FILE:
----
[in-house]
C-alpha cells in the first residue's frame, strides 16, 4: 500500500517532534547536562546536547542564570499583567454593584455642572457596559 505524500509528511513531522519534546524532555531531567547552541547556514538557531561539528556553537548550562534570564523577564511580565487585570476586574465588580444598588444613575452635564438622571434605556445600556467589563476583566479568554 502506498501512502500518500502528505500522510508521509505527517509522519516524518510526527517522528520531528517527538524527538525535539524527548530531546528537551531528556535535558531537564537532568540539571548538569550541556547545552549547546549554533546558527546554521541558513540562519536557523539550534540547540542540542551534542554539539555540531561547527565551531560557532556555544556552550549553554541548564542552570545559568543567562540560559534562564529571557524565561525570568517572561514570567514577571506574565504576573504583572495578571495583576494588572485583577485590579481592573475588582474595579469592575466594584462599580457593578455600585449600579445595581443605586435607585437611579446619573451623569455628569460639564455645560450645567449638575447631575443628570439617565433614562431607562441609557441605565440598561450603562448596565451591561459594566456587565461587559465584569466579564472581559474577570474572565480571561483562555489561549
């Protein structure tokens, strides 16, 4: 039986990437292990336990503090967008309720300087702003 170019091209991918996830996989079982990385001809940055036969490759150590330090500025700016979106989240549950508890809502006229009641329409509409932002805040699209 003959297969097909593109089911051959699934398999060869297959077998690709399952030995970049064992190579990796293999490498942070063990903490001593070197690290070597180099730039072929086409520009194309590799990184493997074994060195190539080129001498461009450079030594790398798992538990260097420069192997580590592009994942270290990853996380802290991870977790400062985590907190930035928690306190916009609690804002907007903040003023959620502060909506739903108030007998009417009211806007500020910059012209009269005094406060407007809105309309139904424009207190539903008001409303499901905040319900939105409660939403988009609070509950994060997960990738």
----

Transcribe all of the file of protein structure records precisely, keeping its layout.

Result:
[in-house]
C-alpha cells in the first residue's frame, strides 16, 4: 500500500517532534547536562546536547542564570499583567454593584455642572457596559 505524500509528511513531522519534546524532555531531567547552541547556514538557531561539528556553537548550562534570564523577564511580565487585570476586574465588580444598588444613575452635564438622571434605556445600556467589563476583566479568554 502506498501512502500518500502528505500522510508521509505527517509522519516524518510526527517522528520531528517527538524527538525535539524527548530531546528537551531528556535535558531537564537532568540539571548538569550541556547545552549547546549554533546558527546554521541558513540562519536557523539550534540547540542540542551534542554539539555540531561547527565551531560557532556555544556552550549553554541548564542552570545559568543567562540560559534562564529571557524565561525570568517572561514570567514577571506574565504576573504583572495578571495583576494588572485583577485590579481592573475588582474595579469592575466594584462599580457593578455600585449600579445595581443605586435607585437611579446619573451623569455628569460639564455645560450645567449638575447631575443628570439617565433614562431607562441609557441605565440598561450603562448596565451591561459594566456587565461587559465584569466579564472581559474577570474572565480571561483562555489561549
């Protein structure tokens, strides 16, 4: 039986990437292990336990503090967008309720300087702003 170019091209991918996830996989079982990385001809940055036969490759150590330090500025700016979106989240549950508890809502006229009641329409509409932002805040699209 003959297969097909593109089911051959699934398999060869297959077998690709399952030995970049064992190579990796293999490498942070063990903490001593070197690290070597180099730039072929086409520009194309590799990184493997074994060195190539080129001498461009450079030594790398798992538990260097420069192997580590592009994942270290990853996380802290991870977790400062985590907190930035928690306190916009609690804002907007903040003023959620502060909506739903108030007998009417009211806007500020910059012209009269005094406060407007809105309309139904424009207190539903008001409303499901905040319900939105409660939403988009609070509950994060997960990738």